Three Games Into Season, Tigers Earning Back Respect


by - Correspondent -
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CLEMSON - If there is one consistent theme running through the Clemson
football camp so far this season, it's the drive to gain respect.


The defense wants it, especially after two consecutive seasons below
standard. The offense wants it, hoping to prove it can carve an identity
that's not "all style and no substance," as charged by one national writer
before the season began.


And the coaching staff wants it, albeit perhaps in smaller, more
sophisticated ways.


Whatever the reason, after three games the Tigers (2-1) appear to have won
back the respect of their fans.


Today Death Valley. Tomorrow, perhaps, the polls.


"This year's team seems to be trying to prove something every week," head
coach Tommy Bowden said. "(Quarterback) Willie (Simmons) has waited three
years to have a team to do something with. Defensively, you take away four
turnovers and they hold that Georgia Tech offense to less than 200 yards.


"They're accepting the challenge to gain some respect."


Most of the early-season accolades have been showered on the resurgent
defense, led by new coordinator John Lovett.


The front four is pressuring the quarterback, which helps the secondary in
coverage, which frees the linebackers to make plays. Everything the Tigers
defense was a year ago, it is proving to be the antithesis in 2002.


Why?


Bowden said it starts with his seniors.


"Nick Eason, Bryant McNeal, Rodney Thomas, Eric Meekins, Altroy
Bodrick...there's five of them right there who have been around a long time
and keep their composure well," he said. "They feel pretty comfortable with
the scheme we're running now, and feel like no matter what situation comes up
on the field, coach Lovett will have a solution. So they can say 'Hey, let's
just play hard.'"


The composure is becoming more noticeable in junior quarterback Willie
Simmons, too.


After three games as Clemson's starting quarterback, Simmons has shown
himself to be a quick study, not one given to repeating the same mistakes
game after game. Further, he is showing himself to be leader on the field,
and three instances in last Saturday's win over Georgia Tech bear witness to
that fact:


- In the first quarter, backed up at their own 23-yard line, the Tigers ran
an inside handoff to wide receiver Derrick Hamilton as he came in motion from
left to right. Hamilton continued right until he ran into traffic, cut all
the way back across the field and broke to the left sideline where he needed
one block inside the Tech 10-yard line to ensure the 77-yard touchdown run.


Who was there to throw the block? Willie Simmons, who instead of watching
from the backfield sprinted downfield to make himself part of the play.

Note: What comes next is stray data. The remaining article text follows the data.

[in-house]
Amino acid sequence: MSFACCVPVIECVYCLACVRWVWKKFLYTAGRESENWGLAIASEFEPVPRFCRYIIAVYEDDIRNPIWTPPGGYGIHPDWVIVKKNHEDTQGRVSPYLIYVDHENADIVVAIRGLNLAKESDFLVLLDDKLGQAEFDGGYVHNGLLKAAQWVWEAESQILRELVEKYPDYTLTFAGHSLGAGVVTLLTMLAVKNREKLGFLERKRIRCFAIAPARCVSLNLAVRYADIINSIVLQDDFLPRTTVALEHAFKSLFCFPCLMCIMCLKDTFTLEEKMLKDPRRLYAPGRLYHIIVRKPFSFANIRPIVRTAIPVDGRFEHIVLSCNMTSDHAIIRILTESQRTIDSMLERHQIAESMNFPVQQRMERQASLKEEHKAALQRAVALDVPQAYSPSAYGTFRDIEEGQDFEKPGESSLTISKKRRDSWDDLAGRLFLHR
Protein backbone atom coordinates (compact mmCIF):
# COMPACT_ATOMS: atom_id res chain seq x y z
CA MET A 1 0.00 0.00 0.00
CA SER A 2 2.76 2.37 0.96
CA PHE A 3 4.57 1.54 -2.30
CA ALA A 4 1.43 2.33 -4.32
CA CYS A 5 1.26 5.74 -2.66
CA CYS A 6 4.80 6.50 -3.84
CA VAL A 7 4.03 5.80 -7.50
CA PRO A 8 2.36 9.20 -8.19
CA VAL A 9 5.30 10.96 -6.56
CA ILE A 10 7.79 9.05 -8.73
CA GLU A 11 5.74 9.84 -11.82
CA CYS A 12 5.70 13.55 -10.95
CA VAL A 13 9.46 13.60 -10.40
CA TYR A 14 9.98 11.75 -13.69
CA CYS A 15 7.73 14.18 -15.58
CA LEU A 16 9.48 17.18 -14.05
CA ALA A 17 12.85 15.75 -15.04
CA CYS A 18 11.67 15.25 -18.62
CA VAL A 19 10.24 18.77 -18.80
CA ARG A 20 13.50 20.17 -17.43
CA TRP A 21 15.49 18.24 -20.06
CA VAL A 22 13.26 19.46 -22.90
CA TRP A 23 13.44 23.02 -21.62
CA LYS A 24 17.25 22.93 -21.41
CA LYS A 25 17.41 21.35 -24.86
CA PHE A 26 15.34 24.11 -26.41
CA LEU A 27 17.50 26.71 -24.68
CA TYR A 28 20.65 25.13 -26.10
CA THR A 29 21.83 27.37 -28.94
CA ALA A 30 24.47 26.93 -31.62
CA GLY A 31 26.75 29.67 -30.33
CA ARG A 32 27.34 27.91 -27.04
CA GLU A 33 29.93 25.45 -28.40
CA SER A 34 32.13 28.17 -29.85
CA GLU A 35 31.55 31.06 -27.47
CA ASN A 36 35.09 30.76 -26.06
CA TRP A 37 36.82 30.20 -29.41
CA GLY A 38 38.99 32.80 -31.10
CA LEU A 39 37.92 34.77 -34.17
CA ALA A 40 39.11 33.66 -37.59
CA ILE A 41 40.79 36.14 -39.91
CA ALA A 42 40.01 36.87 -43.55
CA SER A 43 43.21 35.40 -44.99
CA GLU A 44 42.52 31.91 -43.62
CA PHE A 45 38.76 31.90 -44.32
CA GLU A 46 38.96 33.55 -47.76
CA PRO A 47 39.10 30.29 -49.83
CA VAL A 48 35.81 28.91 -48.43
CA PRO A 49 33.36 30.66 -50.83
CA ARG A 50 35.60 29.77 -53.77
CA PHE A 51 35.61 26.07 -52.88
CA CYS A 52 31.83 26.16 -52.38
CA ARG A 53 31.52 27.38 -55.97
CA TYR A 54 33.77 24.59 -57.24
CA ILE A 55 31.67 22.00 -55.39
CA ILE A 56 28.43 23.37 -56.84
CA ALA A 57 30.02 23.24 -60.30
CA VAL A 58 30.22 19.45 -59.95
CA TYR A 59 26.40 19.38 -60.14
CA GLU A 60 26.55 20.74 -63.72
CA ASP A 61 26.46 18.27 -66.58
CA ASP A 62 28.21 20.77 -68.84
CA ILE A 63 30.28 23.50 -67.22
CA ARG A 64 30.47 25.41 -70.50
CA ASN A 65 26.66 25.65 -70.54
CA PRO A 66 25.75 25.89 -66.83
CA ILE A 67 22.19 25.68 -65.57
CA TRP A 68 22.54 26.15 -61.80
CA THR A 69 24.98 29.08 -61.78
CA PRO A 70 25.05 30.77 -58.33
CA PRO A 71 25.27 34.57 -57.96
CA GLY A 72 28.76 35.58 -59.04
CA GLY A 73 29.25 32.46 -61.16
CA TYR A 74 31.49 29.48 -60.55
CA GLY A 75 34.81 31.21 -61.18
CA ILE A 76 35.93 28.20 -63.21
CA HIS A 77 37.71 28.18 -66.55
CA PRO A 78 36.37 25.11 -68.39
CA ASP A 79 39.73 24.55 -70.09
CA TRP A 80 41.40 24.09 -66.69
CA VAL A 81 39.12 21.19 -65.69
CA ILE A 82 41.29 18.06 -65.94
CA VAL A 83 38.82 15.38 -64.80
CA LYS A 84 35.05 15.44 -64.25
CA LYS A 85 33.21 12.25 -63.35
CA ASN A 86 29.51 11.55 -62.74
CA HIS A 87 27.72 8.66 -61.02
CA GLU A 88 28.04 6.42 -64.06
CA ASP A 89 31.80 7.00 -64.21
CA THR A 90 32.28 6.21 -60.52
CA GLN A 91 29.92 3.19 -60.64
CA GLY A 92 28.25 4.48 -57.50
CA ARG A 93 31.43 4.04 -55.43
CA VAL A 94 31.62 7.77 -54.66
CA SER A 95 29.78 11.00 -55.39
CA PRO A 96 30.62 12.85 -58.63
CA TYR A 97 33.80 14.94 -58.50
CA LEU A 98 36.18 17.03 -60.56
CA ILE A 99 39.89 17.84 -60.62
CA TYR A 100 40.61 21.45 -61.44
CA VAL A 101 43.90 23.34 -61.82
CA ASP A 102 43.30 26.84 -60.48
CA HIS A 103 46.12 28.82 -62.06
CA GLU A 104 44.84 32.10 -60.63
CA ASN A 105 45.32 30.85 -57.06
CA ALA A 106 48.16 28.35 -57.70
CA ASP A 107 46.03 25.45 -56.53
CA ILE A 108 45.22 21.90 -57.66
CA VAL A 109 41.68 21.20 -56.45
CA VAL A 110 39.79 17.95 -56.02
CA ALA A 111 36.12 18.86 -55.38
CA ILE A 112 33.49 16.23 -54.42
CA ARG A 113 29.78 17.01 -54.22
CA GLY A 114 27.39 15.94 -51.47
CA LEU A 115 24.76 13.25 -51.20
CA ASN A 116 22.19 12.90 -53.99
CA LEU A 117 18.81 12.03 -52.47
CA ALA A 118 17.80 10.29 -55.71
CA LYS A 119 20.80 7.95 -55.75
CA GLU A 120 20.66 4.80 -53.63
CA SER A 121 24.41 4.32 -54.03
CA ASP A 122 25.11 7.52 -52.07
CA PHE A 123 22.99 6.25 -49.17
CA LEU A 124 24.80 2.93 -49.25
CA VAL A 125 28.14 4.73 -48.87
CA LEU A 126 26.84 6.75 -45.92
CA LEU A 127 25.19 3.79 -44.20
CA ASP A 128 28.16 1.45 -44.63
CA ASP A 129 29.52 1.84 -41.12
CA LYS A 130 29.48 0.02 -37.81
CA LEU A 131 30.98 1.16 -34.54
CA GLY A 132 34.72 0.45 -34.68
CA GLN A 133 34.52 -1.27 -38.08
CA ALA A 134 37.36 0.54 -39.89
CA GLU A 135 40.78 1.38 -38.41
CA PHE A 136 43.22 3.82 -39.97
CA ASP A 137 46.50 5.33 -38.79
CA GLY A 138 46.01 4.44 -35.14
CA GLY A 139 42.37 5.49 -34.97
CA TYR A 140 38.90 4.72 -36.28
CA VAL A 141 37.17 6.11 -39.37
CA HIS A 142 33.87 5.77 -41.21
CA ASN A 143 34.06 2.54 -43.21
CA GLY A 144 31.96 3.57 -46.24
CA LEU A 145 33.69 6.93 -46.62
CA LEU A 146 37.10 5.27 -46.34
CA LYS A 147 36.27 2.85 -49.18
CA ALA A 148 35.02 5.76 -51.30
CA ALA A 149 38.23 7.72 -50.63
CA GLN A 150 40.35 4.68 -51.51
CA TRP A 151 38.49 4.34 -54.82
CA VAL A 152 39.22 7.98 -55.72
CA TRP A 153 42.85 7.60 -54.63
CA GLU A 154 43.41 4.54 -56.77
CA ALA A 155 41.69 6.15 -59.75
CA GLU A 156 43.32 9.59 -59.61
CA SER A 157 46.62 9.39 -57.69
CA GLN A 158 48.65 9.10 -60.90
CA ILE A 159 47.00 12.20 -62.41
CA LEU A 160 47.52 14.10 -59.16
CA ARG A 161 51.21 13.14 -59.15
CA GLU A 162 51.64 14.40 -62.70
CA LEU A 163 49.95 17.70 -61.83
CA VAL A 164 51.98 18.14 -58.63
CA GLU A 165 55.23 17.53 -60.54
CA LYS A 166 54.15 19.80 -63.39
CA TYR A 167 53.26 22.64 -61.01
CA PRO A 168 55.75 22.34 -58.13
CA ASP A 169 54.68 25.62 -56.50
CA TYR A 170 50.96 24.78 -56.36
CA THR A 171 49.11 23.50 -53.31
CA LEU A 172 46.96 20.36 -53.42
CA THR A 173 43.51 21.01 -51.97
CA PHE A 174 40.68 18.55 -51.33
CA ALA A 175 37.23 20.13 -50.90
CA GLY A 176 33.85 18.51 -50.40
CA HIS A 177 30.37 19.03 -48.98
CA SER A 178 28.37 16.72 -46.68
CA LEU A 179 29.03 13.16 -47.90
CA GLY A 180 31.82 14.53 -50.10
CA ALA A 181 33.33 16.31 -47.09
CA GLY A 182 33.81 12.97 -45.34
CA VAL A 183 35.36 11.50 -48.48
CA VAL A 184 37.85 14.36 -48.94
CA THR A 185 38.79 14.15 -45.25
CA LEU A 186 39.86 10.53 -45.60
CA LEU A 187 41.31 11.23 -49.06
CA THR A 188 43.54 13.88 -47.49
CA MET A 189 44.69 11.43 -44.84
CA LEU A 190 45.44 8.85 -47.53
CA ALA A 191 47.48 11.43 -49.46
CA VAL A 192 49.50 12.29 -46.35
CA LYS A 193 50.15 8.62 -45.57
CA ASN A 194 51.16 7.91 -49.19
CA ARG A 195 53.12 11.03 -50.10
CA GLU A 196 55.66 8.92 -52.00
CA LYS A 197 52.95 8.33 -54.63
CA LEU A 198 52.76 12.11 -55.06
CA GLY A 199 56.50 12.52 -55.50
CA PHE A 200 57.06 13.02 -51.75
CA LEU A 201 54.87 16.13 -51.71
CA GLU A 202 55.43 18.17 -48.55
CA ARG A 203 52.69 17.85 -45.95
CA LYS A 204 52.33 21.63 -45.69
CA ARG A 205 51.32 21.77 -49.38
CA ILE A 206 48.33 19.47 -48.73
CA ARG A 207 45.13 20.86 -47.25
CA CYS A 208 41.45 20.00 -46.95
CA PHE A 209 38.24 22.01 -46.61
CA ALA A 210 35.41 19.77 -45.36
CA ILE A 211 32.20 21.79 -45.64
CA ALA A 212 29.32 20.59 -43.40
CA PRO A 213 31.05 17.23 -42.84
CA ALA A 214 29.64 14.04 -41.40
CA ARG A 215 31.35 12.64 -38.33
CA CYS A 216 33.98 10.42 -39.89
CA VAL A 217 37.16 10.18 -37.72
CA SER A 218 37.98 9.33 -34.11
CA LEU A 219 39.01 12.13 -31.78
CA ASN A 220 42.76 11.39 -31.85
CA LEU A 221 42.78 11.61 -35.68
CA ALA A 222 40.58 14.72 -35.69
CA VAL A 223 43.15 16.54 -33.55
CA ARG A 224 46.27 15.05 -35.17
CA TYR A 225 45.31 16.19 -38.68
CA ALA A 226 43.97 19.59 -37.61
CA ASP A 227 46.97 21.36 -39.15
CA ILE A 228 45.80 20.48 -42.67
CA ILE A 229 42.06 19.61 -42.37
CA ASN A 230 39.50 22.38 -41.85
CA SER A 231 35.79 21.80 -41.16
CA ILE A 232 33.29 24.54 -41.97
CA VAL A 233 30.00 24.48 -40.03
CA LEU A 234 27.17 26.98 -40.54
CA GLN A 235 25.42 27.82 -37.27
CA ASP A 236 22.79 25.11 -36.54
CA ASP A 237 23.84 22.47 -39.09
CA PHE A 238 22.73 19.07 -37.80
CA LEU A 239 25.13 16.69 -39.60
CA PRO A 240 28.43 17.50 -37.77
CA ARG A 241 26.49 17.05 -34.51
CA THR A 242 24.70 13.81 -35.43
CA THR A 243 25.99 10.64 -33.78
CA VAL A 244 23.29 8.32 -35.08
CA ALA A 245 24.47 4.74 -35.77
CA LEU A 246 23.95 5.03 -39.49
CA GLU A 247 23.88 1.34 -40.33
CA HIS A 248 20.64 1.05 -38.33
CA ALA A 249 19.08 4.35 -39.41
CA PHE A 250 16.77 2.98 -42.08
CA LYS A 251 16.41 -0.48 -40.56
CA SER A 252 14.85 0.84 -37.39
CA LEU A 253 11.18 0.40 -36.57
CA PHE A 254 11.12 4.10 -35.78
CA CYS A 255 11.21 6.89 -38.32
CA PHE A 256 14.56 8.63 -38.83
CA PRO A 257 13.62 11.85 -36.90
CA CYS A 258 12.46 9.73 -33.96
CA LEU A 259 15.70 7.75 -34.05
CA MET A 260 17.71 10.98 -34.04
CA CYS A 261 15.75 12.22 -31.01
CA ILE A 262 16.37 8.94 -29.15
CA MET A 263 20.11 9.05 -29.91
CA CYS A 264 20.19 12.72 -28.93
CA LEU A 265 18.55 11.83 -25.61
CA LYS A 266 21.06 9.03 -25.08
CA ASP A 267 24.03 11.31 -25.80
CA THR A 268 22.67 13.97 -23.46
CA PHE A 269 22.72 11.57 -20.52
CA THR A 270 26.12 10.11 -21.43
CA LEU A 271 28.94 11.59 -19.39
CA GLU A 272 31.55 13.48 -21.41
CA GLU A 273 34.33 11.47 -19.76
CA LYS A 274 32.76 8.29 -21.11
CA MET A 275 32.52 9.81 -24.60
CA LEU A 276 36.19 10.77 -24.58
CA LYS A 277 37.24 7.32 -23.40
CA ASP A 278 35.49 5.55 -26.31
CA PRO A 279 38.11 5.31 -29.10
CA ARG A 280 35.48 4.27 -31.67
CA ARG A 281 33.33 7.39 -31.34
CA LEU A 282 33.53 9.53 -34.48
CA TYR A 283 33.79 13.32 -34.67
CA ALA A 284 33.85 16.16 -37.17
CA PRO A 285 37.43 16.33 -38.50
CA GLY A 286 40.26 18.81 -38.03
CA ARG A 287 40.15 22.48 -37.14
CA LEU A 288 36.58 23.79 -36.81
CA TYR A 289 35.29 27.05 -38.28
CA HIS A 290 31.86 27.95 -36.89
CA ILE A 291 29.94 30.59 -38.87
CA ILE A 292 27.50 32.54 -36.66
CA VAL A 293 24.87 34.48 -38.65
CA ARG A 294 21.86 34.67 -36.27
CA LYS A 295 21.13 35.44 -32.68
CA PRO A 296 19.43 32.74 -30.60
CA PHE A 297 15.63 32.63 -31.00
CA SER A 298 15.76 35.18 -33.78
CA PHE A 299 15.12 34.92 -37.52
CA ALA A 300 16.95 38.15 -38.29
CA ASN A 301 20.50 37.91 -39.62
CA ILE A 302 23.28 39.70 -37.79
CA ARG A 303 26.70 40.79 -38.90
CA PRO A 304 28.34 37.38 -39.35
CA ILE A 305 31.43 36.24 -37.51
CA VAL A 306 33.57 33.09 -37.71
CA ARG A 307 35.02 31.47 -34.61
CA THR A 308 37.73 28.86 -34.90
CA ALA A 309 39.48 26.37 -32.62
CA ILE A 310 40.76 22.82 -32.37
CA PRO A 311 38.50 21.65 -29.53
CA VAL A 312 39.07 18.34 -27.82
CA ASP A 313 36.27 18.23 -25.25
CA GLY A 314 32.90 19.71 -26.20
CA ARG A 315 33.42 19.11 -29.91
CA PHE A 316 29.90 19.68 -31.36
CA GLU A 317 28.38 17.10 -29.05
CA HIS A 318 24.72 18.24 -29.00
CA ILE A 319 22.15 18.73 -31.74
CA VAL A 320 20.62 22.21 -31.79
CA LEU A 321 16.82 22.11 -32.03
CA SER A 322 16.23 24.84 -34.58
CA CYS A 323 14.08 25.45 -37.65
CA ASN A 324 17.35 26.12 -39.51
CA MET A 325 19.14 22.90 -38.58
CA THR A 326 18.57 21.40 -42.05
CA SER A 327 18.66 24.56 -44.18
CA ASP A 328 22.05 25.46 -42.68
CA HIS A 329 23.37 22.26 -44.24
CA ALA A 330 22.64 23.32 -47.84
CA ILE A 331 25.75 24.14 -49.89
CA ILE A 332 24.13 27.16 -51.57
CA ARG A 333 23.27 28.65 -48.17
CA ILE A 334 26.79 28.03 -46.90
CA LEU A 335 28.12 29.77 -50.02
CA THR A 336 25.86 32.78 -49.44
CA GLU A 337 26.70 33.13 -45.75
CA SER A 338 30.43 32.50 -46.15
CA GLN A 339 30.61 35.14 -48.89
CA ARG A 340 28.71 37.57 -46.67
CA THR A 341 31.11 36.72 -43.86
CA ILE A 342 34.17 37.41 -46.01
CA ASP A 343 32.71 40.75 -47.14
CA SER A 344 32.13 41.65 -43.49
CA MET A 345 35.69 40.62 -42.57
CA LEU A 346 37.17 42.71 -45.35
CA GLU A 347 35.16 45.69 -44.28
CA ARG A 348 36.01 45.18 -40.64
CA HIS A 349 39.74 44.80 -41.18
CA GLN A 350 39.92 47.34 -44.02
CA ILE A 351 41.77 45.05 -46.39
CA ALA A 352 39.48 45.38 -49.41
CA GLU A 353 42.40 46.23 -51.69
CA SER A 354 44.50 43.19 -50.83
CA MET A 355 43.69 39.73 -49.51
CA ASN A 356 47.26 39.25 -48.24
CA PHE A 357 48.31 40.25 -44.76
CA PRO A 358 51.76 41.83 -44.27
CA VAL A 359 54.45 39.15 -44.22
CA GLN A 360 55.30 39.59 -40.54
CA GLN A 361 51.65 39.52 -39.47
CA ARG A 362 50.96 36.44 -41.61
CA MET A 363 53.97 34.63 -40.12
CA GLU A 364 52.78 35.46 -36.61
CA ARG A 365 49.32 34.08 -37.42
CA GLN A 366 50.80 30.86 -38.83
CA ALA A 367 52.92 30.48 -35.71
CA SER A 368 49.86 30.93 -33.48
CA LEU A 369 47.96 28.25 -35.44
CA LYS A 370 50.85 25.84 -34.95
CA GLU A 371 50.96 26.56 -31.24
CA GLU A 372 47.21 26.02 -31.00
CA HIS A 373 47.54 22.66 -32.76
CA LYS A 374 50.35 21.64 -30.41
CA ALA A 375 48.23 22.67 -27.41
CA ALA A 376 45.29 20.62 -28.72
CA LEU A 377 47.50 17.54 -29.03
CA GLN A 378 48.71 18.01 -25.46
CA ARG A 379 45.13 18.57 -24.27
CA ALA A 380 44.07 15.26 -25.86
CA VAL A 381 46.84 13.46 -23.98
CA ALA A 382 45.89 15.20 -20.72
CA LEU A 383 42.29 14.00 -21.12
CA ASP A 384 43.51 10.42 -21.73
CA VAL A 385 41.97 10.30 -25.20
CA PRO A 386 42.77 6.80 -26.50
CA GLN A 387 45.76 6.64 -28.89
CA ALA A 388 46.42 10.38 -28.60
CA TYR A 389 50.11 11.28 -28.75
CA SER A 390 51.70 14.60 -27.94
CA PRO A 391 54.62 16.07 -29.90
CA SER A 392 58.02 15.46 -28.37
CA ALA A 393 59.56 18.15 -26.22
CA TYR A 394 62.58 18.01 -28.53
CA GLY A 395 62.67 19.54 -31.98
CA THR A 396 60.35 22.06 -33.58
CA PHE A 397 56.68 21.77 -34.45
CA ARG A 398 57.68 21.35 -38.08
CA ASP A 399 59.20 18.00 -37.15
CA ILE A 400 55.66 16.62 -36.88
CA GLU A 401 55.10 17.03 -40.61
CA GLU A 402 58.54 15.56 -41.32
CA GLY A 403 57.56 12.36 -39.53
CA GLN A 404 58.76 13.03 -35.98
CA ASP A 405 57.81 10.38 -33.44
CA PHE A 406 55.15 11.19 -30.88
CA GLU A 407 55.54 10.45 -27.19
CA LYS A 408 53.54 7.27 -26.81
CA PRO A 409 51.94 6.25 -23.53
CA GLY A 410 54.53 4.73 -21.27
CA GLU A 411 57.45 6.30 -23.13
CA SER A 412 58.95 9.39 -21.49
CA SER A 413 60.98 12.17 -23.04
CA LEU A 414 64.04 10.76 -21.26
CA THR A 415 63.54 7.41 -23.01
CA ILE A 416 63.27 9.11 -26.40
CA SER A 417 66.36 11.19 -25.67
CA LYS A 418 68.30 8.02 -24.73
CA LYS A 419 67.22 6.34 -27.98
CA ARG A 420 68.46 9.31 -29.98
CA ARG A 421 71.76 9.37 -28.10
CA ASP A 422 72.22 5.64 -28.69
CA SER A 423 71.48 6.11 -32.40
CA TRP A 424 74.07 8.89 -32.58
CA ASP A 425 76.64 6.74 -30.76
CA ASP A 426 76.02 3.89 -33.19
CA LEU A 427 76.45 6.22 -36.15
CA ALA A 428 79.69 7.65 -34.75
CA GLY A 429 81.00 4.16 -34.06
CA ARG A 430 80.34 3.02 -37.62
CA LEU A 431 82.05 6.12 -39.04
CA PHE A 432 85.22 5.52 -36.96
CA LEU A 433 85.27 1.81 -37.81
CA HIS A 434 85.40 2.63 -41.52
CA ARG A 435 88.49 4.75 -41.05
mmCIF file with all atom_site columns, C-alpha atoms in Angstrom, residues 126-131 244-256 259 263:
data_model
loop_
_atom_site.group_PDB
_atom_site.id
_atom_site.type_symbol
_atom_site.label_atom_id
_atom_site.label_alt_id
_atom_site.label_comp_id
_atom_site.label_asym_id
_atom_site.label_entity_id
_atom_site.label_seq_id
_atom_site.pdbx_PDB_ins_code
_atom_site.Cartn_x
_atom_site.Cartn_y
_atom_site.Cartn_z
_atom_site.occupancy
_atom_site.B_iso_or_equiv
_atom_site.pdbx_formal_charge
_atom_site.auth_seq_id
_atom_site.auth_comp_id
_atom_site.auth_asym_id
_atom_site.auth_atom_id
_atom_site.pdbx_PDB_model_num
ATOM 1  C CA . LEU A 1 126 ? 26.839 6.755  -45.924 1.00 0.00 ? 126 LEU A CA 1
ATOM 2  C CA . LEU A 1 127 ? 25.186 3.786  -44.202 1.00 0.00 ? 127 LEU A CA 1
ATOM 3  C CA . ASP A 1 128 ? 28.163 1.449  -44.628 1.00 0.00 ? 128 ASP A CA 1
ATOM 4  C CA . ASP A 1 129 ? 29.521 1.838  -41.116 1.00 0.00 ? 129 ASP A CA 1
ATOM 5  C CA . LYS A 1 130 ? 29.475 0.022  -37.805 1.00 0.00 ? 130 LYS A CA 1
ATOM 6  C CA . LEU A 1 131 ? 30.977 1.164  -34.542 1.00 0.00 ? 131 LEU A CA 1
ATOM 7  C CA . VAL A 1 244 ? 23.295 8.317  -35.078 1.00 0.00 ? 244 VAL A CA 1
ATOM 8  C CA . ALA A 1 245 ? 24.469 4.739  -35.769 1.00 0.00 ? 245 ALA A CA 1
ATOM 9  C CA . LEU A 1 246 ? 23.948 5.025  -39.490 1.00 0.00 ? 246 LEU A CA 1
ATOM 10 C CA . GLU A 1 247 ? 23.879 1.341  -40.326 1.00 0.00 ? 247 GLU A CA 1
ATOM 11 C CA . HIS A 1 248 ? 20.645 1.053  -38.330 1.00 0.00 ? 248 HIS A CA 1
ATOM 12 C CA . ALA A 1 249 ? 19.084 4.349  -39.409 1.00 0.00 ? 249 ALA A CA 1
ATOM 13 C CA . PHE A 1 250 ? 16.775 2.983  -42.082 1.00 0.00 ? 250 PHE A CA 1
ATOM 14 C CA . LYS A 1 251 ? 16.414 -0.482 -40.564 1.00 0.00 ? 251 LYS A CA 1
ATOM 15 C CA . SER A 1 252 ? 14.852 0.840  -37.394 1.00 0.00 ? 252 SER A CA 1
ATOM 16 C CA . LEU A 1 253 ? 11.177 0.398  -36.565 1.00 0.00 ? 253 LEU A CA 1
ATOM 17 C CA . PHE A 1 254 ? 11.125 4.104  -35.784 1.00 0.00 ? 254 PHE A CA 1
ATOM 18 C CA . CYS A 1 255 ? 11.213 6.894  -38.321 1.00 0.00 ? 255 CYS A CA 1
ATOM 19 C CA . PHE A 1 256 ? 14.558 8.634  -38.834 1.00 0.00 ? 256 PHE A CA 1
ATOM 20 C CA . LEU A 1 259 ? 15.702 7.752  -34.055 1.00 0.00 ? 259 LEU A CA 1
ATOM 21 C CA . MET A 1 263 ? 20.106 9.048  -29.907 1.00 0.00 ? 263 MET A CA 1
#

- Fourth and goal from the Tech 2-yard line just before the end of the first
half. Simmons is sent on a sprint roll to his left in hopes he can turn the
corner and get to the pylon for a touchdown. Soon it becomes obvious he won't
get there, and it appears the Yellow Jackets will stop the play short.


But Simmons had other ideas. Just before stepping out of bounds he deftly
flipped a backhanded shovel pass into the end zone that freshman tight end
Bobby Williamson caught in front of a defender. It proved to be a huge moment
in the game, as things worked out.


Brett Favre never was so inventive.


- Finally, Simmons' ability to keep the play alive proved golden again in the
third quarter.


Rolling to his right, Simmons eluded pressure and appeared to have a nice
10-to-15 yard running lane ahead of him. But instead of tucking the ball away
and scrambling, he motioned with his off-hand for wide receiver Tony Elliott
to break off his route and go deep. Elliott did, Simmons threw, and 44-yards
later the Tigers had scored again to go up 24-6.


"When we called that play on the goal line, he just had that look in his eyes
like he could make something happen," Bowden said. "He was creative, and he
used his athleticism and intelligence to make the play. He might not have
done that two weeks ago. Week by week he's eliminating mistakes."


As for the coaches?


Respect, like victories, comes a week at a time.


"We're going for win number three," Bowden said. "Different teams have
different maturity levels, and that's how we're approaching this season with
this team. Every game is a one-game season. That's how I've talked to them so
far this year."


Dan Scott covers Clemson University for the Florence Morning News. He also hosts SportsTalk from 10 a.m.-Noon, Monday-Friday, on WCCP-Fm, 104.9. Click here for Dan Scott's SportsTalk discussion board.

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